Towards A Good Samaritan World

Tuesday, September 19, 2006

REPUBLICANS ON THE REBOUND

Bush's approval rating, and Republicans' generic Congressional vote position vis-a-vis Democrats, are both making a recovery. This poll, which is especially favorable to Republicans (44% approval for Bush, 48-48% generic Congressional vote), may be an outlier, but many polls have sent a similar message.

I have mixed feelings about this. Probably it's partly irrational, like rooting for a team, but there are plenty of substantive reasons to like the Republicans. I didn't support the tax cuts in 2001, but now I'm more sympathetic, partly because I've become more libertarian, partly because strong productivity growth makes them seem more affordable. Heavy federal spending, of course, makes tax cuts seem less affordable, but it also makes it seem more urgent to "starve the beast." Of course, federal spending is a reason not to approve of Republicans, but since Democrats never are by no means trying to get to the right of Republicans on the spending issue-- there are all sorts of "liberal programs" for which they haven't dropped their notional support-- that's no reason whatsoever to support Democrats.

Nothing that's happened since 2004 has made me respect the Democrats more. On the contrary. Democrats should have learned from the 2004 election that the country is not with them; that their message, their ideology, does not resonate. They shouldn't even have needed an election to realize that the man 51% of American voters supported in 2004 should be treated with respect by his political opponents, not smeared and demonized. First of all, that's just good manners. Second of all, by attacking Bush, they're insulting the people whose votes they need in order to win. When Arnold Schwarzenegger's referendums got clobbered in California, he told the voters: I've heard you, and I'll change. Democrats insist that voters change their minds, saying, in effect: "We're sorry, we were wrong to vote for Bush and the Republicans in 2004, we'll give you power now." That kind of arrogance is not fitting in a public servant.

But worse than the Bush-hatred is the Democrats' lack of ideas or coherence. Democrats do probably have some idea what beliefs they have in common, they just won't deign to tell us lowly voters those are.

But then there's the immigration issue. Mickey Kaus writes:

Ponnuru (who argued that Republicans should lose) must be willfully ignoring one conspicuous policy initiative that has already passed the Senate, been embraced by the President, and awaits only approval from a Democrat-led House to be signed into law. It wouldn't matter so much if this law, by establishing the principle of a "path to citizenship" for anyone who sneaks into the country to work, wouldn't run the risk of irrevocably changing the nature of the Republic, including the composition of future electorates that would decide whether to repeal it. But it would. ...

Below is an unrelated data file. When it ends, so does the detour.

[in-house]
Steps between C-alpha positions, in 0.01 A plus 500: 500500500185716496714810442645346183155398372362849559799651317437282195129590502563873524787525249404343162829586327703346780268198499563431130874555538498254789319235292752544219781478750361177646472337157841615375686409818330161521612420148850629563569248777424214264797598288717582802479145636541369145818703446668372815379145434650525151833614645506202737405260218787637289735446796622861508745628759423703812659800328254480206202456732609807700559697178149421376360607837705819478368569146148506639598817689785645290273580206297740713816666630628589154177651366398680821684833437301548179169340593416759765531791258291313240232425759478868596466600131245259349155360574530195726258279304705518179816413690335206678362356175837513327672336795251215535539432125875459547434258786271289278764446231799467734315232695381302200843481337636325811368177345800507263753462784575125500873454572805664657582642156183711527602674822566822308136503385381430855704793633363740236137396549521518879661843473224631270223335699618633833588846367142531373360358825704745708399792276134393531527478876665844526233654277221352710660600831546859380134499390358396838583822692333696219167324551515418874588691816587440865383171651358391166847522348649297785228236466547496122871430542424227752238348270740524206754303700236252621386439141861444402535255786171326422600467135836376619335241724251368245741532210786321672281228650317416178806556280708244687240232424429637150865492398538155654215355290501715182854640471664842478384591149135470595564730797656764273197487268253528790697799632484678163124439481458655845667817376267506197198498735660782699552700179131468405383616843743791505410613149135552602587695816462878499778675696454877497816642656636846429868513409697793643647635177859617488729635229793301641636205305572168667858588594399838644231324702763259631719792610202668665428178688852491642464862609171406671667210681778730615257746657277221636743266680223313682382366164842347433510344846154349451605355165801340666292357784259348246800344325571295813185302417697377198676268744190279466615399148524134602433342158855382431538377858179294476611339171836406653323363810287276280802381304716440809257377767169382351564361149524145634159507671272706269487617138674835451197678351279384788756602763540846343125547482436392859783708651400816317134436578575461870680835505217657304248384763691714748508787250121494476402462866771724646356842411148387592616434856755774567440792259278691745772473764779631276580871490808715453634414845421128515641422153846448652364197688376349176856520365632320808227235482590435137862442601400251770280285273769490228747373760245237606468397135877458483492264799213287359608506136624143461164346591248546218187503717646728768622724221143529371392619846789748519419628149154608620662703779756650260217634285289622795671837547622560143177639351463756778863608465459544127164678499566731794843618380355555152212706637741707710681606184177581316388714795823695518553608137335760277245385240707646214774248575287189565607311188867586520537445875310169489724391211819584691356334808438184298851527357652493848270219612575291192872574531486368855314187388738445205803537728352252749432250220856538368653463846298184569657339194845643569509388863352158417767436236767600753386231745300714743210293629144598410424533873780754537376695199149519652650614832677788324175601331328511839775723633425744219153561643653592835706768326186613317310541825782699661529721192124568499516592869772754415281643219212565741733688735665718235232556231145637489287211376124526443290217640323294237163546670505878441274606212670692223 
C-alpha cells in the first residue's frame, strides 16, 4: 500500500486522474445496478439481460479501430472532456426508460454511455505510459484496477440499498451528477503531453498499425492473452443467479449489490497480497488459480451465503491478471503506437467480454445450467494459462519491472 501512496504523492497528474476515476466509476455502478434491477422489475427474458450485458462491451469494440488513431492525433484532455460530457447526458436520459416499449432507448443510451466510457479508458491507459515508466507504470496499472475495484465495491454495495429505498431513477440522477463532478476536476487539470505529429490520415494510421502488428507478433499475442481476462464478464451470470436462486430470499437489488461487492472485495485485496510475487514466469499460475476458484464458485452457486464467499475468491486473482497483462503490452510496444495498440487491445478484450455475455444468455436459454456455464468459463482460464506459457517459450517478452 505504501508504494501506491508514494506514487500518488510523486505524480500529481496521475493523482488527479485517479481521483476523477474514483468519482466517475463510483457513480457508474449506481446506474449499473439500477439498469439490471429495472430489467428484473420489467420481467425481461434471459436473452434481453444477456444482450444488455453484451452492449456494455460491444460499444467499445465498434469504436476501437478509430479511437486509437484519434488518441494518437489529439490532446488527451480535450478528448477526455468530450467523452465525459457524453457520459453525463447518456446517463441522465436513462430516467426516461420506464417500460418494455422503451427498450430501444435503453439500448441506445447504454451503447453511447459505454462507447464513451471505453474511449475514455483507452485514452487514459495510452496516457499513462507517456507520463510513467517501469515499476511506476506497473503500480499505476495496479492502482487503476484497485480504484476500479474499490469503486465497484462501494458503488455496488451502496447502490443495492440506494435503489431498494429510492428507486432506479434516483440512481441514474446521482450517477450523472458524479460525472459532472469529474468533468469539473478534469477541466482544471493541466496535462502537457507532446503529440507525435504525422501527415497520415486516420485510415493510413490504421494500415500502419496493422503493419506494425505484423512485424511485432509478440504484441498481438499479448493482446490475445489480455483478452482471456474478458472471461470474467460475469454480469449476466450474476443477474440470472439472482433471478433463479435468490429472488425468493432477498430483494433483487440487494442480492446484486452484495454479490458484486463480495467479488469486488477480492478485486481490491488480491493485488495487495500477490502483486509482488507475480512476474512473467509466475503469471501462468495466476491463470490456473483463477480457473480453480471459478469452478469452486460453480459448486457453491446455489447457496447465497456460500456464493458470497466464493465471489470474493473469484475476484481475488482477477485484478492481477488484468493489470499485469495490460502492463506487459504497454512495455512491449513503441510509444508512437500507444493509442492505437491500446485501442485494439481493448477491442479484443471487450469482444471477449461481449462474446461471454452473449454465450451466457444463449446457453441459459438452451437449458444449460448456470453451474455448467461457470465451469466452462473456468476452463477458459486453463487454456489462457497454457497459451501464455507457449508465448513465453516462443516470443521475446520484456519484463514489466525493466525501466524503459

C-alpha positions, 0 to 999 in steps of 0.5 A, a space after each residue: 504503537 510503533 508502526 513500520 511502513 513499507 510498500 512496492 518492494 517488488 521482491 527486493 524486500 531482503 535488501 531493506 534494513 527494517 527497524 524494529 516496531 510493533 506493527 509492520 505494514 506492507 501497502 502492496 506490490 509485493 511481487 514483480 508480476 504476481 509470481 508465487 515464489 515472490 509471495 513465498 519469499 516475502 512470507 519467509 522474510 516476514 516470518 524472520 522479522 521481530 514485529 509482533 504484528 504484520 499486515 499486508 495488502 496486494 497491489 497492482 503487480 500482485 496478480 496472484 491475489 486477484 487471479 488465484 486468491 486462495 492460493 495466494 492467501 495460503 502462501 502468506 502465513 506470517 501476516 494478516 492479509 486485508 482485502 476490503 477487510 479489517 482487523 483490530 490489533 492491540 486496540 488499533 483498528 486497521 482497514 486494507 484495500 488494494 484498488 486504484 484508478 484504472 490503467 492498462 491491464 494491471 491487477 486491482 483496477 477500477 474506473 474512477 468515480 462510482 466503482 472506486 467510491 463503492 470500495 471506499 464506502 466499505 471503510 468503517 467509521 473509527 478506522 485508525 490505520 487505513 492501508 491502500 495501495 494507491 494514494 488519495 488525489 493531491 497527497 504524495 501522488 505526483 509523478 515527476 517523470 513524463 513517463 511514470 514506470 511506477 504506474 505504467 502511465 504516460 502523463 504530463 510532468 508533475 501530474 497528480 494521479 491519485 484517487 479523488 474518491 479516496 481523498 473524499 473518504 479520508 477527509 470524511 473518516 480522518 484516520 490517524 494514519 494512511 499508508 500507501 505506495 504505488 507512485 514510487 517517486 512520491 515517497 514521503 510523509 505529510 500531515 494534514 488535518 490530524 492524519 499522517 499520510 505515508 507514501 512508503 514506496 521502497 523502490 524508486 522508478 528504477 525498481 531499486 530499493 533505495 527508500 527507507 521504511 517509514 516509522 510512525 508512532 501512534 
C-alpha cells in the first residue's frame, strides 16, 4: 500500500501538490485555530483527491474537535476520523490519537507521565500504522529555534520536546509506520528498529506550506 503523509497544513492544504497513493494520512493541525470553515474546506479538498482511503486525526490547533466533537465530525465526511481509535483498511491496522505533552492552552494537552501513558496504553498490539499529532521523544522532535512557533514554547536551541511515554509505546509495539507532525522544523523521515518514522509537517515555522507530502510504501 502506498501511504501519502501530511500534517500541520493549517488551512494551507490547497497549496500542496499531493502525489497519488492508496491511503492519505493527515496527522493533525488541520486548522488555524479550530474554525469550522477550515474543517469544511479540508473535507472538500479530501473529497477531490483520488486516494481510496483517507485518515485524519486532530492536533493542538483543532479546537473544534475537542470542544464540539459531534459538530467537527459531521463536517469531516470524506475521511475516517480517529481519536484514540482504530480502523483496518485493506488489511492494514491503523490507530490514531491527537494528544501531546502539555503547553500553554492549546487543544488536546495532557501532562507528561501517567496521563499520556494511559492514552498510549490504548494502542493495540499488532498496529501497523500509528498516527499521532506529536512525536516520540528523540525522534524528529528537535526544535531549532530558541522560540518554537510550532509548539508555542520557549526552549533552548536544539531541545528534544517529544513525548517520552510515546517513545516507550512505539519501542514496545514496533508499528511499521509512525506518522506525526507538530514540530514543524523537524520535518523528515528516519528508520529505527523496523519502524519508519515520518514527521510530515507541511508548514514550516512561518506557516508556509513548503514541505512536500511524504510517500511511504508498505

What would really "change the nature of the Republic" would be HR 4437, which would turn 5% of the US resident population into felons, legally, even though, morally, they haven't done anything wrong. This would be a huge step backwards in the long American movement-upwards towards social equality, equivalent to the passage of Jim Crow laws in the 1880s. At best. At worst, it would end in some kind of pogroms or ethnic cleanisng. Had this bill become law it would have been the duty of every American patriot to defy it through civil disobedience; in doing so, they would be defending America in just the same way as soldiers who fight against fascist thugs and ethnic cleansing overseas. Indeed, they would be fighting the same enemies. Since it didn't become law, maybe it doesn't matter, but still there's a certain sacrilege to having men who voted for that act walking the floors of Congress every day and representing the world's greatest democracy.

So as much as I dislike the Democrats, I have to hope they win the House this fall. Sadly, the coat-tails of a rebounding President Bush may save the hides of many an undeserving congressional demagogue.

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